Chemistry is typically defined as the study of substances, how substances interact with each other, and how substances change. There are many fields and subfields within the subject and innovation occurs in all of them. The problems vary from the highly practical to extremely theoretical and from highly general to exceedingly specific. The approach to problems varies from mathematical modelling to outright experimentation.
The area of research with which I am most familiar involves the use of thin layer chromatography to find a more efficient way to determine the concentration of pain relievers. Pharmaceutical companies have to confirm the concentrations of their products before sale, but many of the current methods are slow, imprecise, or expensive. What this research is doing is trying to tinker with the current methods to find a way that is more desirable. Thin layer chromatography is a process in which a sample of pain reliever in this case is placed on a thin skinny plate coated in a aluminum compound. The plate is put in a shallow amount of liquid and the liquid slowly rises to the top, bringing the different compounds with it at different speeds.
Much of this innovation involves tinkering with different aspects of the process already in place and then experimenting to see if the tinkering had the desired effect. Sometimes, however, changing some aspect has undesired effect that reveals new information.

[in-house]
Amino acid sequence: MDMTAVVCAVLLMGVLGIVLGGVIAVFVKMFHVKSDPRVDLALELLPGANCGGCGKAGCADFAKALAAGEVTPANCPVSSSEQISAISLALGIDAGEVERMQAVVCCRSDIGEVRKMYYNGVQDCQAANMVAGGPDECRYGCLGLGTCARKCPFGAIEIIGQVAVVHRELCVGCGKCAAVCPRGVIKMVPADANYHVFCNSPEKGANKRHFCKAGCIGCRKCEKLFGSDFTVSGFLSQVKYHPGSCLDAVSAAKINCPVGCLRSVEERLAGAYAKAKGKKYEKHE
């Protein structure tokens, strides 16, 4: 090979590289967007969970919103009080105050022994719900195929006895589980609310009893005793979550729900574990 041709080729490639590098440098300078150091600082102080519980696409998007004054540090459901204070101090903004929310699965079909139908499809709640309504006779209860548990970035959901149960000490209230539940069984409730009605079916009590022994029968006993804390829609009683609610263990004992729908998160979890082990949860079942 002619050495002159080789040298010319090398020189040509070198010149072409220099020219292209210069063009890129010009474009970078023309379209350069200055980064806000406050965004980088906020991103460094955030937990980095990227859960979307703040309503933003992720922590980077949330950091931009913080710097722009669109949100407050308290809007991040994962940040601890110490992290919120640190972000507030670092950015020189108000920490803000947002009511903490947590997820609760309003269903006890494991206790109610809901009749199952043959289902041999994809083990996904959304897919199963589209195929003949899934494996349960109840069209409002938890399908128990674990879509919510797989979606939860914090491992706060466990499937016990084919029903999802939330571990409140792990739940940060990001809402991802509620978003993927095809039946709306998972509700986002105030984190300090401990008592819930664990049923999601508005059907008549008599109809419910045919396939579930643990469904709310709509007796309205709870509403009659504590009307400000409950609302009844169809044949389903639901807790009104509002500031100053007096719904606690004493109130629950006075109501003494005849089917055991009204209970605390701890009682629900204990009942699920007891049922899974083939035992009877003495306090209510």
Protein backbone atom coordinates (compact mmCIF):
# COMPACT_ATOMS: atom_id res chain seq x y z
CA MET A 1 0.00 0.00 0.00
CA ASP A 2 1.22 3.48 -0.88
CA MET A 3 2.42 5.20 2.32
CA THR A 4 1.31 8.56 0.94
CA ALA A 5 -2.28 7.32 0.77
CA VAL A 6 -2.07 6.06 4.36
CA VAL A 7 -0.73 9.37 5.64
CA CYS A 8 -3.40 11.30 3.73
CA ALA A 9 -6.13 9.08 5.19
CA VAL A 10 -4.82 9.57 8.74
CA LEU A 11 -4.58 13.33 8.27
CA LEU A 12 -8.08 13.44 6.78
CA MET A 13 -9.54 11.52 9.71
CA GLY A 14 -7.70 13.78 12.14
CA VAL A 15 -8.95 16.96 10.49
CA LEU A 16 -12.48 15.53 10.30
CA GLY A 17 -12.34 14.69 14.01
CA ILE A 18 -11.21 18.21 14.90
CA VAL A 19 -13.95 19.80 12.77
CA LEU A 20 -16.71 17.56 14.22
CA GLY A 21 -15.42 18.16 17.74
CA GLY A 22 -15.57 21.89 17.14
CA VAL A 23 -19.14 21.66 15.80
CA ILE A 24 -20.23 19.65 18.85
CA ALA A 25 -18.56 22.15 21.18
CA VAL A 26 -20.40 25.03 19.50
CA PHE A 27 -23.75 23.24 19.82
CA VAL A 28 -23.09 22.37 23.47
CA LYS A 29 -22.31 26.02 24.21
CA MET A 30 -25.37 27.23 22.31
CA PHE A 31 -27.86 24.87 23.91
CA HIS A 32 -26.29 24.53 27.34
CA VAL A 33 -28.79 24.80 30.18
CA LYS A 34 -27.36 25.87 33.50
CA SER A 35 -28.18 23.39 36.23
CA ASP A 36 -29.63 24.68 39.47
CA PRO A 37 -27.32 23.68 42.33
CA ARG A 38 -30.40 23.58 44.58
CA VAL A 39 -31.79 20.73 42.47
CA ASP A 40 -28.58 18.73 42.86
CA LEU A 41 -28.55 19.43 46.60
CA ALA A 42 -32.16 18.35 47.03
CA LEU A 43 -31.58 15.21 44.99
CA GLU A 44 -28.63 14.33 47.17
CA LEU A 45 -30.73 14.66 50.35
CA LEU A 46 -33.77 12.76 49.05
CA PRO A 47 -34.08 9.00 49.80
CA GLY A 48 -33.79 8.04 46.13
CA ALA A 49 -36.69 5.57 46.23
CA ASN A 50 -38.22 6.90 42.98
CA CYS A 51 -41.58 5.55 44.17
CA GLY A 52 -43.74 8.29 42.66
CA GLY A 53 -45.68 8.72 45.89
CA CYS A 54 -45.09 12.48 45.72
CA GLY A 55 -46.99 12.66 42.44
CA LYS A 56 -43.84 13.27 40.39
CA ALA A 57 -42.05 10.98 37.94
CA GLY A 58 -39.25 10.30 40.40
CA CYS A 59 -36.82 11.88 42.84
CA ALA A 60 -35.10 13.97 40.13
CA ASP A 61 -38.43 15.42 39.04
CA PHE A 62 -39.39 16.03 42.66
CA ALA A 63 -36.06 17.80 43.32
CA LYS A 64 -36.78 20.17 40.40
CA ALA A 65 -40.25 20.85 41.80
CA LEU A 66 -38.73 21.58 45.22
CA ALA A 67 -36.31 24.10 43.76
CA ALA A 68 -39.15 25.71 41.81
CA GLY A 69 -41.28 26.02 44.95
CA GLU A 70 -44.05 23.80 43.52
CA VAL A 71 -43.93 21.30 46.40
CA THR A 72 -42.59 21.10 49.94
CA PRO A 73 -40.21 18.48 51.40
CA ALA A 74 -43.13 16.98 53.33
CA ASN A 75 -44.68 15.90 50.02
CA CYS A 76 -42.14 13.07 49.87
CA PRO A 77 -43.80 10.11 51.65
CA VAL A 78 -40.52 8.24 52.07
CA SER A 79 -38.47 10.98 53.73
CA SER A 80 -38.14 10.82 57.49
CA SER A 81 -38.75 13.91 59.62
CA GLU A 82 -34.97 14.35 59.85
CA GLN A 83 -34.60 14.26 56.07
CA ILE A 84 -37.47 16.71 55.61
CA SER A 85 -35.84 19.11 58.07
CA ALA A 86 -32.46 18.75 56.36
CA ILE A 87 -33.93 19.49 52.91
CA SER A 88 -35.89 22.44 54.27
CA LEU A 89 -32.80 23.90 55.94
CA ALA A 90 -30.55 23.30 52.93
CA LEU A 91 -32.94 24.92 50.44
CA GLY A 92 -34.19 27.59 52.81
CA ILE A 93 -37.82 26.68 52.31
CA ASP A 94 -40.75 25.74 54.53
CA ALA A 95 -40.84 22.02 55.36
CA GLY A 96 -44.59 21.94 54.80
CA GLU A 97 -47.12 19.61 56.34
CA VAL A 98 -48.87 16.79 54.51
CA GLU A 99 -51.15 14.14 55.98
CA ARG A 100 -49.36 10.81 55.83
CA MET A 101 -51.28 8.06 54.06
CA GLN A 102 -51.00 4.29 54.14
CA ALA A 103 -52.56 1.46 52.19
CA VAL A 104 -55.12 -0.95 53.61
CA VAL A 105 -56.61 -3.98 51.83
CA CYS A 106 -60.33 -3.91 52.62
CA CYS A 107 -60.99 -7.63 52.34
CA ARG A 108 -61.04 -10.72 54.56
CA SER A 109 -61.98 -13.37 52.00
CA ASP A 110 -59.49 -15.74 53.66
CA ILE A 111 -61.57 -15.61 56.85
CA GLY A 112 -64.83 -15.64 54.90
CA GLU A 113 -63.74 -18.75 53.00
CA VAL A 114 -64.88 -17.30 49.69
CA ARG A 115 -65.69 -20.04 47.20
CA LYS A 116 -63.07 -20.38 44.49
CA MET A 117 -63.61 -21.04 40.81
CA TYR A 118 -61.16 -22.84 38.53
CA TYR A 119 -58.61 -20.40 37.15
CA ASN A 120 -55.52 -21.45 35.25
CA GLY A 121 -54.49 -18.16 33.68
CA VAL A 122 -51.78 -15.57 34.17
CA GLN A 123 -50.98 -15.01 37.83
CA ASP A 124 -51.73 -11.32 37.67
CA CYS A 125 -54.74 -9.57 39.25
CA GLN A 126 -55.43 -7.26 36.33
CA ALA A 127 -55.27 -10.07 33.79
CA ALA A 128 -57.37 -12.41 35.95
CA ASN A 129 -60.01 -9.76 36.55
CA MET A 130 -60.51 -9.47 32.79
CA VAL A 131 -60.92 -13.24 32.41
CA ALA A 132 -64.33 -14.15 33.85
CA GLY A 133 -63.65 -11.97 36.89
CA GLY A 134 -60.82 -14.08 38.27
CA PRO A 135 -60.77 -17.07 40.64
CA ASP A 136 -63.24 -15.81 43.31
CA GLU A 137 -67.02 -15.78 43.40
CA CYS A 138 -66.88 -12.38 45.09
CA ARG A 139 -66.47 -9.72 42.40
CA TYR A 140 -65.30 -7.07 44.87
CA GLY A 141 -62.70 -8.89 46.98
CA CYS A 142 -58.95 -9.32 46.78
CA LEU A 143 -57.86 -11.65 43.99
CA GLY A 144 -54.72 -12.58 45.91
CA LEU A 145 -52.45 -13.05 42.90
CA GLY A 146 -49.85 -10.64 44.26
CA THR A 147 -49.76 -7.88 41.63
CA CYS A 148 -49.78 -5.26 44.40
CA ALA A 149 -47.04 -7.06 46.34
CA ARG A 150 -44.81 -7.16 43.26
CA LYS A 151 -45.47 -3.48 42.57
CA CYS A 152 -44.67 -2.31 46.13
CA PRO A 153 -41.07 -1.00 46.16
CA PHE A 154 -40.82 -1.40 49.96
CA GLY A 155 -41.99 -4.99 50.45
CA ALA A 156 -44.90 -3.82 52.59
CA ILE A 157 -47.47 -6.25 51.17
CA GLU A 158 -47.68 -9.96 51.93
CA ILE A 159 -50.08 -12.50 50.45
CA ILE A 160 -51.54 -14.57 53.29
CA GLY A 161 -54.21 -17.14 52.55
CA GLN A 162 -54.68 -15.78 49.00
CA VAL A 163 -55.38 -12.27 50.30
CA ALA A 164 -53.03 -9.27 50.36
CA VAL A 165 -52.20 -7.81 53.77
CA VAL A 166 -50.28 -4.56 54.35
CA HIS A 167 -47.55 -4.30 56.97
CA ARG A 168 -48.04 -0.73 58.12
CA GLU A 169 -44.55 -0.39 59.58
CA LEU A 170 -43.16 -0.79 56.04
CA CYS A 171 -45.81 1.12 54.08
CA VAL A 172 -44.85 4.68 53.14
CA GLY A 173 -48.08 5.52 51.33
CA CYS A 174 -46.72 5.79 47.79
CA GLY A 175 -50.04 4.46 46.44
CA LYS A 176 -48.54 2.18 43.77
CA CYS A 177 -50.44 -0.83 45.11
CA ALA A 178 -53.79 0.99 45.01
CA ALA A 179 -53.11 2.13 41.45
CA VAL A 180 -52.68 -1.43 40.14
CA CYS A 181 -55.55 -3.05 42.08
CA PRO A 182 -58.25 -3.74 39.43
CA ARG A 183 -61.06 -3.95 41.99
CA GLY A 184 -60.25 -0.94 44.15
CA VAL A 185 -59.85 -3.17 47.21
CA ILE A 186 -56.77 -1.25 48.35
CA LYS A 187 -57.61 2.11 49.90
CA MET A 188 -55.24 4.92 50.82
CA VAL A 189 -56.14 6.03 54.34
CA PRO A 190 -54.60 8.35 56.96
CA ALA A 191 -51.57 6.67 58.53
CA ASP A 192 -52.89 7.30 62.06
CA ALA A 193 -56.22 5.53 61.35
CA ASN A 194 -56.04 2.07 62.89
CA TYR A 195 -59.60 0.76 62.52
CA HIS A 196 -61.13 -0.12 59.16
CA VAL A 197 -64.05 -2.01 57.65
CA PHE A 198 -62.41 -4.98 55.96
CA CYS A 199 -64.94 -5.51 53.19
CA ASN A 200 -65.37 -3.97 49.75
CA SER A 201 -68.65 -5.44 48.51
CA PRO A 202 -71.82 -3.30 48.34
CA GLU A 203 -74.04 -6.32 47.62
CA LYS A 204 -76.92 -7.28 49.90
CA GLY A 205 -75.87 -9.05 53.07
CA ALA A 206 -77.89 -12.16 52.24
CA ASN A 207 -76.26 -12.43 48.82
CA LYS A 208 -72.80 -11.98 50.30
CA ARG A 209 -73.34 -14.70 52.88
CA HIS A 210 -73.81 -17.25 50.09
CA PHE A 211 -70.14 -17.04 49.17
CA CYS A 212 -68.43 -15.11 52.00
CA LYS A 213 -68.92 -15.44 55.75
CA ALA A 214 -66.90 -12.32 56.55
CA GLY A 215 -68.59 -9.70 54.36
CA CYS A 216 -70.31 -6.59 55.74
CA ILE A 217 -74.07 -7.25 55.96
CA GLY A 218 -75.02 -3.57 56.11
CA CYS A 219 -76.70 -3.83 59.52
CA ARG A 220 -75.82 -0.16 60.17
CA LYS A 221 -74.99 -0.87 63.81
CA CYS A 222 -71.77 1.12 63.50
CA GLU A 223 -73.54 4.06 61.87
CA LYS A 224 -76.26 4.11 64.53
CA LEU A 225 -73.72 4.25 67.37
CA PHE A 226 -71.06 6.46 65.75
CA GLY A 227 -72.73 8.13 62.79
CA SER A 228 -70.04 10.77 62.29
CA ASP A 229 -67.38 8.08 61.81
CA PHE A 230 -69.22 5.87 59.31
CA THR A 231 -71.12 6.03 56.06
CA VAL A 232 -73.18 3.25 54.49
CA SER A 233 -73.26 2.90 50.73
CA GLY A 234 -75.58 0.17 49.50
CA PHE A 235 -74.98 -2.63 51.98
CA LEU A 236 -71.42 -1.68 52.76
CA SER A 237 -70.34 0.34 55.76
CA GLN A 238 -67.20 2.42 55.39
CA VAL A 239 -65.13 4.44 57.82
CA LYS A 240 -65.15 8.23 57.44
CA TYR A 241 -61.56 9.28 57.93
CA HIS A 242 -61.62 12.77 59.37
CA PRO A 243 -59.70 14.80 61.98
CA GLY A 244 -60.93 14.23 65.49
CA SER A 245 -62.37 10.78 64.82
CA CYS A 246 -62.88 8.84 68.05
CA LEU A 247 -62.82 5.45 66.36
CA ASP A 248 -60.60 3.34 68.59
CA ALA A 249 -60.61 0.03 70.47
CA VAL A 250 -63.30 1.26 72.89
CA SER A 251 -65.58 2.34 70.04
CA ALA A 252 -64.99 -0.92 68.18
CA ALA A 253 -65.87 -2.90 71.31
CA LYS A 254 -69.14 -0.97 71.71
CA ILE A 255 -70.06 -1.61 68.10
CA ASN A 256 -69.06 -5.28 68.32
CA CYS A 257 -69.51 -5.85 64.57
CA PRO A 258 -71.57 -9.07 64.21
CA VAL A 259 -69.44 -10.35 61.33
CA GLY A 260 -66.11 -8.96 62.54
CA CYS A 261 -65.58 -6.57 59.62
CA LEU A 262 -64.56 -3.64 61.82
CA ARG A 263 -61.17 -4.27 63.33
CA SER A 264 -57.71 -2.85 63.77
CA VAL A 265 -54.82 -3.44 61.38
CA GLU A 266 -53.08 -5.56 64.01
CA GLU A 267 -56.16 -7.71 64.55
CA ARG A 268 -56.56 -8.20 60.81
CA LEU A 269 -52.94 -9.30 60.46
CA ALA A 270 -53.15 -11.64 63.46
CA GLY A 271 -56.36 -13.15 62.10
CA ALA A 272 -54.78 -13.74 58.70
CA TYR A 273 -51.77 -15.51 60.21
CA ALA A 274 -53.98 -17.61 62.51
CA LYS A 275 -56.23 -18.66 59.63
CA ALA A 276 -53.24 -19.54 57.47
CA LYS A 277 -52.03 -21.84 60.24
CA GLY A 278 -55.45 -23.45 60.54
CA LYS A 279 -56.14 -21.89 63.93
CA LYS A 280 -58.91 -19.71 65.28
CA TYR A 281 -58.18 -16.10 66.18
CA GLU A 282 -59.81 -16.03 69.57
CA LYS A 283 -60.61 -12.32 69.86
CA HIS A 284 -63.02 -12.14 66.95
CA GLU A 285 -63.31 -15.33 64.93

The inductive process occurs when deciding what exactly to tinker with. Lots of information is known about how different solvents effect to speed and success of a separation of different compounds and about how various chemicals can affect the results, but it is rarely totally clear how changing these factors will affect the experiment. Usually this is quite a large leap of faith and deductive experimental processes are needed to confirm the change was useful and the leap of faith was valid. Recently, it was found that putting five microliters of a compound on the plate resulted in an ineffective analysis of concentration at the end of the experiment. Other pieces of data, however, suggested that spots of compound with higher concentration could be analyzed more accurately than spots with fewer compounds. Based on this information, it was generalized that spots with more concentration would often be analyzed more easily. From that generalization, an experiment was devised that would put five...